(San Joaquin, CA) – November 22nd, 2016 – If a person who is an employee of a certain company or organization causes a car accident while he or she is driving as part of his/her duties for the employer or while on the job then there may be employer liability involved. Employer liability, as the name suggests, is pretty much when the employer is responsible for a car accident caused by an employee and is thus also liable for paying for the damages.
There are certain scenarios in which employer liability arises, which are highlighted in this article as explained by stellar car accident lawyers in San Joaquin, CA.
When does employer liability arise?
Employer liability is courtesy of two main legal concepts in most states. These are employer negligence and negligent supervision.
Employer negligence – Employer negligence is when the employer is deemed negligent. This could be, for example, as a result of negligent hiring. Let us assume that an employer hired a person, who they knew were going to have to drive as part of their duties, but yet failed to verify that the person had a valid driver’s license, passed a drug test, and had a reputable or clean criminal history. In such cases the employer can be held liable for an auto accident caused by the employee on the basis of employer negligence.
California car accident lawyers point out that the minimum standards expected from an employer while recruiting an employee includes, ensuring that the employee has a valid driver’s license, is medically fit to drive, and to check whether they have a clean traffic record/criminal history.
Negligent supervision is when an employer or a company does not have sufficient safety standards or policies in place. It is mandatory that employers have policies which prioritize safety. This includes guidelines to employees on how they should drive, what the safe practices are, and so forth.
If after an auto accident, it is found that the employer is lacks such policies and standard operating procedures then the employer can be held responsible for the accident and liable for damages courtesy of negligent supervision on their part, say San Joaquin, CA car accident lawyers.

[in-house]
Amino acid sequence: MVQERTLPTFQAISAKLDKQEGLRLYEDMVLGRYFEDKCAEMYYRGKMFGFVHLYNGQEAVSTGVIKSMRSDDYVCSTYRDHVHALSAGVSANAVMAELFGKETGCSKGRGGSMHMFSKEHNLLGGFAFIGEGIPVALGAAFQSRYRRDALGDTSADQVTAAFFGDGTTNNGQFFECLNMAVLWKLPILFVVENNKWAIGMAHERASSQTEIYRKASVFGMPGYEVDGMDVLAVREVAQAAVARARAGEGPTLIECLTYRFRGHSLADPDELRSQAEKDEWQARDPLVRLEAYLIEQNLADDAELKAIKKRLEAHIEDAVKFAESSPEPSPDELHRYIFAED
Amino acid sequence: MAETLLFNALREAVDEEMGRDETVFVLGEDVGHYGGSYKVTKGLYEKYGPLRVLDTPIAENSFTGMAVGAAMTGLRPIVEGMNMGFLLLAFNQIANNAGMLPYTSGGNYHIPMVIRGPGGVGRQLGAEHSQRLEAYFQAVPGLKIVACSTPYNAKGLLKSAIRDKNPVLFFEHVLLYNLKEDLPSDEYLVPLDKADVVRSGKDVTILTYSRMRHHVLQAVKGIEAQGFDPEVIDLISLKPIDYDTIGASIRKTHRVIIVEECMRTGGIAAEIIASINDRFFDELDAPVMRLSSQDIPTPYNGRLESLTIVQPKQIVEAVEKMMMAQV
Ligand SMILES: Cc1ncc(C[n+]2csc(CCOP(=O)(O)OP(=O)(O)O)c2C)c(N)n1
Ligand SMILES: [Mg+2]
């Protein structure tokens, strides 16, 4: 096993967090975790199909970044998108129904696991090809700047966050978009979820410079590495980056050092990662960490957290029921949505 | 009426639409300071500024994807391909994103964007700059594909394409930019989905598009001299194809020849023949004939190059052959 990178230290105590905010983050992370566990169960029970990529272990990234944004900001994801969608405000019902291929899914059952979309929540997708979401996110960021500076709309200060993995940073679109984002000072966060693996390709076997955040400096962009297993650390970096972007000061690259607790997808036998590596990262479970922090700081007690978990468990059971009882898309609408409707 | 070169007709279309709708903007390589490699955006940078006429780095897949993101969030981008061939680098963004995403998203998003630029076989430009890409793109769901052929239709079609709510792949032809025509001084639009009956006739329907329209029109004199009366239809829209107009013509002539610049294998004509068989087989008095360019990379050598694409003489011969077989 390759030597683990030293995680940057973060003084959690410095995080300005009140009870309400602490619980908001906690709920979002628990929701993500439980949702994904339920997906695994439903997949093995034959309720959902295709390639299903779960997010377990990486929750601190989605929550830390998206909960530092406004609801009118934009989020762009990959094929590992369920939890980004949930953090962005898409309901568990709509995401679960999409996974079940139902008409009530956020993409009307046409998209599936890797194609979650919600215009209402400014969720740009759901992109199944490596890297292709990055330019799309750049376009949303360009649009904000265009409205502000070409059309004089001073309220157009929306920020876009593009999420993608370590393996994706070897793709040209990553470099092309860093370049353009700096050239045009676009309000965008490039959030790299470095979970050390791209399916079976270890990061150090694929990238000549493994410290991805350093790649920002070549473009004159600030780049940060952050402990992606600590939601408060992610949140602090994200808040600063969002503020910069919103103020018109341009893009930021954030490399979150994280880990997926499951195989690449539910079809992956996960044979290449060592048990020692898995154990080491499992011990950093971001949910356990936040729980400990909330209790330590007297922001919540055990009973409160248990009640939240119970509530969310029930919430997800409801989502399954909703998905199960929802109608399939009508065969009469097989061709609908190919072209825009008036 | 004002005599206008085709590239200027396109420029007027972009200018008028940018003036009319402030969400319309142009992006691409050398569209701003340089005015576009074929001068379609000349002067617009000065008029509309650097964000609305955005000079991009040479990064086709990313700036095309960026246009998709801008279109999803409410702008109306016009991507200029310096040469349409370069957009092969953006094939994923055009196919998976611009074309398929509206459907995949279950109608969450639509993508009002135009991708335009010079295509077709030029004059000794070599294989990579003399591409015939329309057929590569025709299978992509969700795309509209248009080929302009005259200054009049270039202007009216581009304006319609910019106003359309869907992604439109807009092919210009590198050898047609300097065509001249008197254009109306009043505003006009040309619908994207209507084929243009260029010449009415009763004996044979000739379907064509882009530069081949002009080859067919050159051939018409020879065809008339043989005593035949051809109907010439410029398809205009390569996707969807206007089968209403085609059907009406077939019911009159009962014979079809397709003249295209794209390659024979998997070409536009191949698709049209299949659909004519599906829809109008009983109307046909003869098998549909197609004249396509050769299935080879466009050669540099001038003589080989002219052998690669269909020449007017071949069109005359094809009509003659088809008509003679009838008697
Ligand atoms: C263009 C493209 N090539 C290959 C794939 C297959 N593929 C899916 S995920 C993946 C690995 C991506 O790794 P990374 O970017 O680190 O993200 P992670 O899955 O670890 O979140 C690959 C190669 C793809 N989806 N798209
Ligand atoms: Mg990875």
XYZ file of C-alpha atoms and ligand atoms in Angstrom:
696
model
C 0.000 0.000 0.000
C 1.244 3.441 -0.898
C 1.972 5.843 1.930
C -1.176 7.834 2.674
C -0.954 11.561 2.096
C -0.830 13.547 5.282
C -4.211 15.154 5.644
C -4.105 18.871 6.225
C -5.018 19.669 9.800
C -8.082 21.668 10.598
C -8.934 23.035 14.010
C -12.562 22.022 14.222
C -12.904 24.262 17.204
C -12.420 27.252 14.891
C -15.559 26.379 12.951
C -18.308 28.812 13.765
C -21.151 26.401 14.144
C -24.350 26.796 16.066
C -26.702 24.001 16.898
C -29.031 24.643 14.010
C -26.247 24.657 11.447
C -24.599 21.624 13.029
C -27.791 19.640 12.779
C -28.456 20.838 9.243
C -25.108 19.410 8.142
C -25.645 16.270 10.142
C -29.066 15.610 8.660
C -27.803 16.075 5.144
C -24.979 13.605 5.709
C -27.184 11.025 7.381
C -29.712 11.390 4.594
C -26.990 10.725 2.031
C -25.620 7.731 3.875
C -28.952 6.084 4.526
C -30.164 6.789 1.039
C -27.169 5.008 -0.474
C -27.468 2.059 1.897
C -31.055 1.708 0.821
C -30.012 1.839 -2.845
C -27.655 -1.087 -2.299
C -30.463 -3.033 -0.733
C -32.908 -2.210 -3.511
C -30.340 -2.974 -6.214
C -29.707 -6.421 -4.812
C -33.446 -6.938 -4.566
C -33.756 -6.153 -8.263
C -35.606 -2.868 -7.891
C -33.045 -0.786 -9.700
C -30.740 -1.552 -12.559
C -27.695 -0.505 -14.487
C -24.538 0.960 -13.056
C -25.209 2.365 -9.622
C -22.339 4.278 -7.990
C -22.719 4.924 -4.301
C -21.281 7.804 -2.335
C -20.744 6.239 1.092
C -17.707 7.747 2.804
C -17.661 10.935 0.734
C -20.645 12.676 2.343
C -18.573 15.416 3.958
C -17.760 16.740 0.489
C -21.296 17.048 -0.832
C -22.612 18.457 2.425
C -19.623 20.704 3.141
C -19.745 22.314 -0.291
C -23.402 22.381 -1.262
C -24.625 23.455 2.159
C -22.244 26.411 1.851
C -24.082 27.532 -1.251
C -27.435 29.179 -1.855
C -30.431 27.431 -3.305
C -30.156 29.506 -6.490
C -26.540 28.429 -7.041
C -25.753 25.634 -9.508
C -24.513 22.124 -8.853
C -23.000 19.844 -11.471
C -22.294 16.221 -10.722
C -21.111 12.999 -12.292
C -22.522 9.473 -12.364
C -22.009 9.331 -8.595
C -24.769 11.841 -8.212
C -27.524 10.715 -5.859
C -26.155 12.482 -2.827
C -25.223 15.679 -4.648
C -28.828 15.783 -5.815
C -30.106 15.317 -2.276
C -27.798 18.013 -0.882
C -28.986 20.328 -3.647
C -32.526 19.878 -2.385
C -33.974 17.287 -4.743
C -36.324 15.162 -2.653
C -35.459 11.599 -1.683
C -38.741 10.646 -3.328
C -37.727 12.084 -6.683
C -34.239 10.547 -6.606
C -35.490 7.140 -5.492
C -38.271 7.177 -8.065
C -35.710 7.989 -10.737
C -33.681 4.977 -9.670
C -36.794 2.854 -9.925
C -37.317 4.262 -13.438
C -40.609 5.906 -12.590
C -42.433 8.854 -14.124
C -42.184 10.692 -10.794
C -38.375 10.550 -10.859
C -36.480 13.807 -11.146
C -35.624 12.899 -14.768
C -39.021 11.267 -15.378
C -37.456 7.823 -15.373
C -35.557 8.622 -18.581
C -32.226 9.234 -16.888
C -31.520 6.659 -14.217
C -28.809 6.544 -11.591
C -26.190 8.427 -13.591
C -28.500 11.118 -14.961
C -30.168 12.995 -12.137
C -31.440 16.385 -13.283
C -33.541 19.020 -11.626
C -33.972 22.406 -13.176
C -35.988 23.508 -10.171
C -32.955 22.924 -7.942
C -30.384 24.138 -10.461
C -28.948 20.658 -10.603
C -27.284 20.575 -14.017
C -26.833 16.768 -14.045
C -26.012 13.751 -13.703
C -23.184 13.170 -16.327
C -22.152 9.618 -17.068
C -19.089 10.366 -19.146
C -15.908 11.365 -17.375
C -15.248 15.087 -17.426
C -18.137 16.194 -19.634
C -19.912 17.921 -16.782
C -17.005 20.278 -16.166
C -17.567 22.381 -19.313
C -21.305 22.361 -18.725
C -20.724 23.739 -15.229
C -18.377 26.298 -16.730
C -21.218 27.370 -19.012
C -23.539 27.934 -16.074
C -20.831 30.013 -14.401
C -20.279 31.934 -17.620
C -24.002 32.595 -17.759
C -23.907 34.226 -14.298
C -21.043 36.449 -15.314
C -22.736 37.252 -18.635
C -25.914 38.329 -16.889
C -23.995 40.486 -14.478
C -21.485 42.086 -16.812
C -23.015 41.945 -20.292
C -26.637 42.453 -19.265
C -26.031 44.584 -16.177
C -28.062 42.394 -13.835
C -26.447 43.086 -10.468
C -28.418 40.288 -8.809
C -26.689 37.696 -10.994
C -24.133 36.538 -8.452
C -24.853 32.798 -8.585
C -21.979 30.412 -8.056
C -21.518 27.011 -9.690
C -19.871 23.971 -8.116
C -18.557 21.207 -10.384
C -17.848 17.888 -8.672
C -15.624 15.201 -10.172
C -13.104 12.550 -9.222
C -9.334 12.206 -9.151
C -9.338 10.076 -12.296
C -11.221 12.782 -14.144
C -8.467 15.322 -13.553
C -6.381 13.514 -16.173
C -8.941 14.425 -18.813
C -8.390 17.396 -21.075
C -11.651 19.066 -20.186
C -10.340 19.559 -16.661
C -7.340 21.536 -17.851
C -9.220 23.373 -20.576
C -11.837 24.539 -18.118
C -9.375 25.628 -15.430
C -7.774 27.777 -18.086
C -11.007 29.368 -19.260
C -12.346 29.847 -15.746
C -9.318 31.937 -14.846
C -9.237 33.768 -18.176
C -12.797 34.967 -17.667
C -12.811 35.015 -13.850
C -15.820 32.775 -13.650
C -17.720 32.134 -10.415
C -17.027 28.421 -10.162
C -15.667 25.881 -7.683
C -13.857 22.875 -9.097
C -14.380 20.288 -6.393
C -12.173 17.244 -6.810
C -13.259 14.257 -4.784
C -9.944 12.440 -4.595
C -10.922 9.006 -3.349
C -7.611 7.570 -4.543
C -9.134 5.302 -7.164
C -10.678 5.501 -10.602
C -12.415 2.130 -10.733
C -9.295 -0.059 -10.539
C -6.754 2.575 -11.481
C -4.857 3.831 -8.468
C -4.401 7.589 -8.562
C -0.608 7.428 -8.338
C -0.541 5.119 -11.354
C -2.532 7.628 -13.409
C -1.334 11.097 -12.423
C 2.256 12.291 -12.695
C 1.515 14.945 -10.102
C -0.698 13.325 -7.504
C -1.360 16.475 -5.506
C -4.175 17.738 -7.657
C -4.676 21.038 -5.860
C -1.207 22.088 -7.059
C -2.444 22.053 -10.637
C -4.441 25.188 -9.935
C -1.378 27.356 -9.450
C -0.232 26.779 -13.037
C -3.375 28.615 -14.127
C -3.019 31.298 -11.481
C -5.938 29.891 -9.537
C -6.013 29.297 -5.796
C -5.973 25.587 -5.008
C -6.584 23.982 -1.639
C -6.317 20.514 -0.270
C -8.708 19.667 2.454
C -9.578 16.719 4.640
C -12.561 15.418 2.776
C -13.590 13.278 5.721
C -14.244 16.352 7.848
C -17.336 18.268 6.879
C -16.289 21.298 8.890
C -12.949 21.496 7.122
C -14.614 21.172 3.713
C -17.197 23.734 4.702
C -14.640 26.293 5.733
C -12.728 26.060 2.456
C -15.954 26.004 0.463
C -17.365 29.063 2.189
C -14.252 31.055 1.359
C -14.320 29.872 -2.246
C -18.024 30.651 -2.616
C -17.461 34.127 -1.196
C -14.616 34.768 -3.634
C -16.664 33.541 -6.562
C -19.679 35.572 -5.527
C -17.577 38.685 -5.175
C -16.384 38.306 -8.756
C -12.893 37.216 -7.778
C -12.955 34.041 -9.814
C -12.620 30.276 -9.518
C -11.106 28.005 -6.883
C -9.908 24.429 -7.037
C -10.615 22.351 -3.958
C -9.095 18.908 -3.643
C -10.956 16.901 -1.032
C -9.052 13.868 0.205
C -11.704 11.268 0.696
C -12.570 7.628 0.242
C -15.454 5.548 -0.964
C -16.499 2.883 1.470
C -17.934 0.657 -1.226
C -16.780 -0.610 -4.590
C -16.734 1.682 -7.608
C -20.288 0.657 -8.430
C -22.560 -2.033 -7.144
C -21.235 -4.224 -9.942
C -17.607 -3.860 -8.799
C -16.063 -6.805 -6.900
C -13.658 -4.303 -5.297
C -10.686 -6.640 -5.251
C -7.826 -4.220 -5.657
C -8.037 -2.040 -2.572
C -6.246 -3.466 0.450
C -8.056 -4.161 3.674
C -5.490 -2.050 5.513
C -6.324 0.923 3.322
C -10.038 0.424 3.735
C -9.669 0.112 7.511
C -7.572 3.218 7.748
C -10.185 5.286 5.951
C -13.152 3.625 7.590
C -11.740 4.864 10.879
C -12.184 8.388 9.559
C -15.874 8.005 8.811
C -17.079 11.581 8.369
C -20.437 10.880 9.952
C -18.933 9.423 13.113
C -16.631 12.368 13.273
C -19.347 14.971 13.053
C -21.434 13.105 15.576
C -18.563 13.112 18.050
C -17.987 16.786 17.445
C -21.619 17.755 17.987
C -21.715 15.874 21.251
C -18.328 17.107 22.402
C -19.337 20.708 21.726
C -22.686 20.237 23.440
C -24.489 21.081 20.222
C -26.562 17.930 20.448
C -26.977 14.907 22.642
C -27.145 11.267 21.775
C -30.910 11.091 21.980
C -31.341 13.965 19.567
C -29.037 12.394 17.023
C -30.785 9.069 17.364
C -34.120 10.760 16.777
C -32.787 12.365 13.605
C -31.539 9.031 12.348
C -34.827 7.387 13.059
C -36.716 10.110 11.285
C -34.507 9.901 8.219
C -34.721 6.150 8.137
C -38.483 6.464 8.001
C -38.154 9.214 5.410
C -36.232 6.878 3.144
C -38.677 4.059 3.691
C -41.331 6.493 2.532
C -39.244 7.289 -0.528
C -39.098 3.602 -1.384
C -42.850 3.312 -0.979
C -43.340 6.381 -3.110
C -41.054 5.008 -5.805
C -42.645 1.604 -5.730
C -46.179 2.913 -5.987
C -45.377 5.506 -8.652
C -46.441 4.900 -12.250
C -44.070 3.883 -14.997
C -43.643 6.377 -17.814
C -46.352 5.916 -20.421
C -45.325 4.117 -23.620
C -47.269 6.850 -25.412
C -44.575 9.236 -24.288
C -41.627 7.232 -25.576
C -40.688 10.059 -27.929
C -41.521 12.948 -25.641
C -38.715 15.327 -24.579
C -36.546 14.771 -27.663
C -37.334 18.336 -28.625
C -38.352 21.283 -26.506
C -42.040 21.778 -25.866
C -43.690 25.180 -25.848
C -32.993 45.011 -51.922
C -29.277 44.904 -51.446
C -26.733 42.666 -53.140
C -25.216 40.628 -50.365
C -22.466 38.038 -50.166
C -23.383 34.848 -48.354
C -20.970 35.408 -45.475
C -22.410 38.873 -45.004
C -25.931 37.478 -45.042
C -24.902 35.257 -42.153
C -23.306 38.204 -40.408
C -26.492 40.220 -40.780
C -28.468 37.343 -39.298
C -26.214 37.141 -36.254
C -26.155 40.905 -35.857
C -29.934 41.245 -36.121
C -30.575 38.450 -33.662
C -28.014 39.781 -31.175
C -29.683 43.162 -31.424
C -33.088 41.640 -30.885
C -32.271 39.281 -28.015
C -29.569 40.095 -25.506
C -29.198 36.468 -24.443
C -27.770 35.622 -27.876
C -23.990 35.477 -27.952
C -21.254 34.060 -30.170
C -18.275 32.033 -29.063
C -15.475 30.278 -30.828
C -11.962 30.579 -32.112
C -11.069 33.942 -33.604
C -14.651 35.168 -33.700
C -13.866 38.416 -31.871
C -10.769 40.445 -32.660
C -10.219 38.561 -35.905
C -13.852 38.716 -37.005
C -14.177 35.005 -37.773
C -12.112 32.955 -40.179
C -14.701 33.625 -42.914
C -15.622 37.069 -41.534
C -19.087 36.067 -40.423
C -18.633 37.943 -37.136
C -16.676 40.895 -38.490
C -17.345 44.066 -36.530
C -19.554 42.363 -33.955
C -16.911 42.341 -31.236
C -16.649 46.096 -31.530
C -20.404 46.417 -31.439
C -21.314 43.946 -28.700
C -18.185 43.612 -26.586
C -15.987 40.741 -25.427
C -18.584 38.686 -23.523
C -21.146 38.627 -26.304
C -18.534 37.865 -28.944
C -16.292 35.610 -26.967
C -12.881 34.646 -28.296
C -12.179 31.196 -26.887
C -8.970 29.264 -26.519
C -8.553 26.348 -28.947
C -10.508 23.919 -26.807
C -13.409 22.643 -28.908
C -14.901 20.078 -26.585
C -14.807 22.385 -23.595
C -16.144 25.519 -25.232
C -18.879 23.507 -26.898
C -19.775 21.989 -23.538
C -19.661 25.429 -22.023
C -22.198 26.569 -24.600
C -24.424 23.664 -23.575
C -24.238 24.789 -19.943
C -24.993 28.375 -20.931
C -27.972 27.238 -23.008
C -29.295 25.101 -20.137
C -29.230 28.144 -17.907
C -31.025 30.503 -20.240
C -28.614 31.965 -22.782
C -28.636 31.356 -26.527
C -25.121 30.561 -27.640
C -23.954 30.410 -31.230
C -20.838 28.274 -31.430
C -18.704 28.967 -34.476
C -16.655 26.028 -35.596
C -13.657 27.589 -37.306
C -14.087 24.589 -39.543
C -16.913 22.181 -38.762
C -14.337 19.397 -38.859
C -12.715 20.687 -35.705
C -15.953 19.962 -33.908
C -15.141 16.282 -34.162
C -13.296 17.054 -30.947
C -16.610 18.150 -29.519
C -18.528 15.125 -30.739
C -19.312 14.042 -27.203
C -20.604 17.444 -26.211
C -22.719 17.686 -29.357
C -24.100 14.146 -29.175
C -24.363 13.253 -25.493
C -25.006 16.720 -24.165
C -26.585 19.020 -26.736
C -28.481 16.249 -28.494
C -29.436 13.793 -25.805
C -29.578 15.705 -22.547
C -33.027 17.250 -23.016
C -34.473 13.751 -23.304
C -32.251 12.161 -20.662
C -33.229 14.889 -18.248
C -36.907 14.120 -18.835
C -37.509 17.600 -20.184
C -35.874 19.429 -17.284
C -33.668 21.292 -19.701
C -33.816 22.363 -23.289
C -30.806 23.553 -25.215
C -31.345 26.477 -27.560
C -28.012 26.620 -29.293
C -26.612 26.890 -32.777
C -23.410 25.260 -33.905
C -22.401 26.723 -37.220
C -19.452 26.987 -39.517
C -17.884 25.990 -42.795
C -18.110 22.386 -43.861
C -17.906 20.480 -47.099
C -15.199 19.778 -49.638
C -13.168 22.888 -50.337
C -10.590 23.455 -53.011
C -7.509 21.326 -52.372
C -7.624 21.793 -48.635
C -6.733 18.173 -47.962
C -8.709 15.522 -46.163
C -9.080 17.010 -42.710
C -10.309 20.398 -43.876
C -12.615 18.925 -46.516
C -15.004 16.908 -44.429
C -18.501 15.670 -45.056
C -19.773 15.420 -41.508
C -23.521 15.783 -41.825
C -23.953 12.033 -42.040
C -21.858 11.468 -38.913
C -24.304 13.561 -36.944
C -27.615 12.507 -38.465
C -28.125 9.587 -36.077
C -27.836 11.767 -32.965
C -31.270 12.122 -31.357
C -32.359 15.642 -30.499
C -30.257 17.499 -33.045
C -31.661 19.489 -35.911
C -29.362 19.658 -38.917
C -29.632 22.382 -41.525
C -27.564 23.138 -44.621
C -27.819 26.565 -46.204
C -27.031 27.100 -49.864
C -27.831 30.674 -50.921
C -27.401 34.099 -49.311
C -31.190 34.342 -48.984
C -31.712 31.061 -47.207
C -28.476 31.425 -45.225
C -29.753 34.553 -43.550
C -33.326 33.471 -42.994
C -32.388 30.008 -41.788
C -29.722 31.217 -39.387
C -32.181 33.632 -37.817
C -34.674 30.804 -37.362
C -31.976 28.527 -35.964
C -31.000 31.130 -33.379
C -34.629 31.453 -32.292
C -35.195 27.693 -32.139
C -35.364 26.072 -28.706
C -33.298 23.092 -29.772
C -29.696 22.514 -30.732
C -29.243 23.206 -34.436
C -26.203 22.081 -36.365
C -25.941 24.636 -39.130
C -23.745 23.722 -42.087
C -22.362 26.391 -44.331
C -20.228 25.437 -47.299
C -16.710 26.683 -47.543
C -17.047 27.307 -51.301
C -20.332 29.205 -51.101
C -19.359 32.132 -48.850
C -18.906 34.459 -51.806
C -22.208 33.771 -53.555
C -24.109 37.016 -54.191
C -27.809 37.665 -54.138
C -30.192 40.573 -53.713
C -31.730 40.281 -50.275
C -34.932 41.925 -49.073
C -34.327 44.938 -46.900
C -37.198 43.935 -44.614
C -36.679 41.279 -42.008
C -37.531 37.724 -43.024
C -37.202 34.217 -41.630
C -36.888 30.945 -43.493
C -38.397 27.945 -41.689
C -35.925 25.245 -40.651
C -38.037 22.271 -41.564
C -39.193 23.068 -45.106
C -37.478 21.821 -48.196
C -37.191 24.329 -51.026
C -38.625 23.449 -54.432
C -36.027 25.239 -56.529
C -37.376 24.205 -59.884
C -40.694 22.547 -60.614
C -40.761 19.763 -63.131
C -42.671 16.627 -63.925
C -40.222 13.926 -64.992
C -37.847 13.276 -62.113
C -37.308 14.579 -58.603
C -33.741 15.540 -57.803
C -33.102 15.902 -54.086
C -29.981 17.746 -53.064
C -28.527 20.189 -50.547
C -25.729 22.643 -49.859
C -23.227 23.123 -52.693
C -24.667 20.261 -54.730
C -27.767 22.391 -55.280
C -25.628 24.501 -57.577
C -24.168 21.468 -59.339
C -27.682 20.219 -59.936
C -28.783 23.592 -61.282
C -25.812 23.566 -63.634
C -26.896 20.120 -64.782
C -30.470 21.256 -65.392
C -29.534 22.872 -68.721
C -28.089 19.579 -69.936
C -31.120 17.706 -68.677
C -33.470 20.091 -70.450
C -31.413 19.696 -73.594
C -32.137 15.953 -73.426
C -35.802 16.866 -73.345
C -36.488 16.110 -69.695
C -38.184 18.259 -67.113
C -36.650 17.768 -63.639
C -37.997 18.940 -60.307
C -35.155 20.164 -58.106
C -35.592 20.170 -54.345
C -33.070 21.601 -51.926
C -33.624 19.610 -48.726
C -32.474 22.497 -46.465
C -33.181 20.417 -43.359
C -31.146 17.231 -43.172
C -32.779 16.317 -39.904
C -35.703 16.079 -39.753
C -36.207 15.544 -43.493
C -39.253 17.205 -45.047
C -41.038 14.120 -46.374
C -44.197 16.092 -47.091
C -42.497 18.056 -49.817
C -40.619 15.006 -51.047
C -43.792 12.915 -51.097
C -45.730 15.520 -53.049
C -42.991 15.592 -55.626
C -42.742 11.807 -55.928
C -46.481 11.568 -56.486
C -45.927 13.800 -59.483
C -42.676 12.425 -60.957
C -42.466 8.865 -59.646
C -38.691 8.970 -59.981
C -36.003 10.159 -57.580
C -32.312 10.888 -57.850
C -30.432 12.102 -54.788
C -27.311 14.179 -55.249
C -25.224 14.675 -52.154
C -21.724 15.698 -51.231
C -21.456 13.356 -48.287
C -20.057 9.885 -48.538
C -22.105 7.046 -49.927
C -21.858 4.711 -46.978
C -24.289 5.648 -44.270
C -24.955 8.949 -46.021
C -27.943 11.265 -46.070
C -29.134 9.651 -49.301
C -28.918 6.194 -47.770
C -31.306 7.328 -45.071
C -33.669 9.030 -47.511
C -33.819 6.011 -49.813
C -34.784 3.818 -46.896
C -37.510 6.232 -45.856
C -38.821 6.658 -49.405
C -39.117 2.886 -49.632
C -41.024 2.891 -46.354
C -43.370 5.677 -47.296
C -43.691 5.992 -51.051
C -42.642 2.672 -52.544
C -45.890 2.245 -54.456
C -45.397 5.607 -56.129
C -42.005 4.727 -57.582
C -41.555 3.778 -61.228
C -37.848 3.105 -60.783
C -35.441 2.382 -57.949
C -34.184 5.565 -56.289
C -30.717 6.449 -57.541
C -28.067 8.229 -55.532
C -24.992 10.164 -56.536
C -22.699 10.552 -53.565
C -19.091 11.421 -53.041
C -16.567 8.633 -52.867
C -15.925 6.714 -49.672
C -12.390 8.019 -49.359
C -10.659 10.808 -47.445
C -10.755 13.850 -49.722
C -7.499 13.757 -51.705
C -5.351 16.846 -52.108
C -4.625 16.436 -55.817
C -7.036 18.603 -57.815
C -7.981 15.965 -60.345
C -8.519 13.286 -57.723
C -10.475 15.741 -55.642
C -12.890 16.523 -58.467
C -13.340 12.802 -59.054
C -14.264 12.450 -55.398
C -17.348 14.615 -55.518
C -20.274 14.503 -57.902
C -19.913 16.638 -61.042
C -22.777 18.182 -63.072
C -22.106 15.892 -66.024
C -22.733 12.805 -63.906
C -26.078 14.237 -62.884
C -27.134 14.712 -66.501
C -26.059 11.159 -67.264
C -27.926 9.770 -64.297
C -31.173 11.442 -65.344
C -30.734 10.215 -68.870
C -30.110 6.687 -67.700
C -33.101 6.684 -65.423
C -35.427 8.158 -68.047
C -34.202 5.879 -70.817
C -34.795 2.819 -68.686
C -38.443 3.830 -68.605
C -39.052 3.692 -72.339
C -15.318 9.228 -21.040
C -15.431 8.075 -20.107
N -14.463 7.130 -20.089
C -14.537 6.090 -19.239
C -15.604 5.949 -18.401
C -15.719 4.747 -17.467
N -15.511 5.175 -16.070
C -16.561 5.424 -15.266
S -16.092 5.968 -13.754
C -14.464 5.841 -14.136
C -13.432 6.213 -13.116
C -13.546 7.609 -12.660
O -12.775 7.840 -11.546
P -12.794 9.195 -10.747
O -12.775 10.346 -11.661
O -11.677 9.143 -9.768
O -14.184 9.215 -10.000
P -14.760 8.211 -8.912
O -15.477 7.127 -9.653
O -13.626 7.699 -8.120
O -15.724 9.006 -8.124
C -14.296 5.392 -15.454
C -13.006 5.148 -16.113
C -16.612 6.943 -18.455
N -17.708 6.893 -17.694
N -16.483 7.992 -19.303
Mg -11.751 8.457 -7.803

Even in cases where the employer is not guilty of employer negligence or negligent supervision, they can still be held liable for a car accident caused by an employee of theirs courtesy of something known as vicarious liability.
Now if you do not want to get into a car accident you can just become one of those ridiculous vampires in the Twilight movies. Those movies are preposterous. According to these goofy movies, vampires can run about 1,000 miles in a few hours of time, apparently with no one noticing as well. Now if you can run like that, you do not have to worry about getting in an auto accident. You only need to think about having some decent running shoes on!
Vicarious liability is based on the ‘respondeat superior’ principle which considers employee as an agent and an employer as the director of that agent and dictates that all actions of the agent can be considered as actions of the director and thus the director can be held liable for a car accident caused by the agent.
If you are a victim of an auto accident and need to know how you can recover damages inflicted upon you, we recommend that you talk to a dedicated California car accident lawyer as soon as possible. You legal counselor will evaluate your claim to make sure you get what you deserve in terms of compensation for your losses.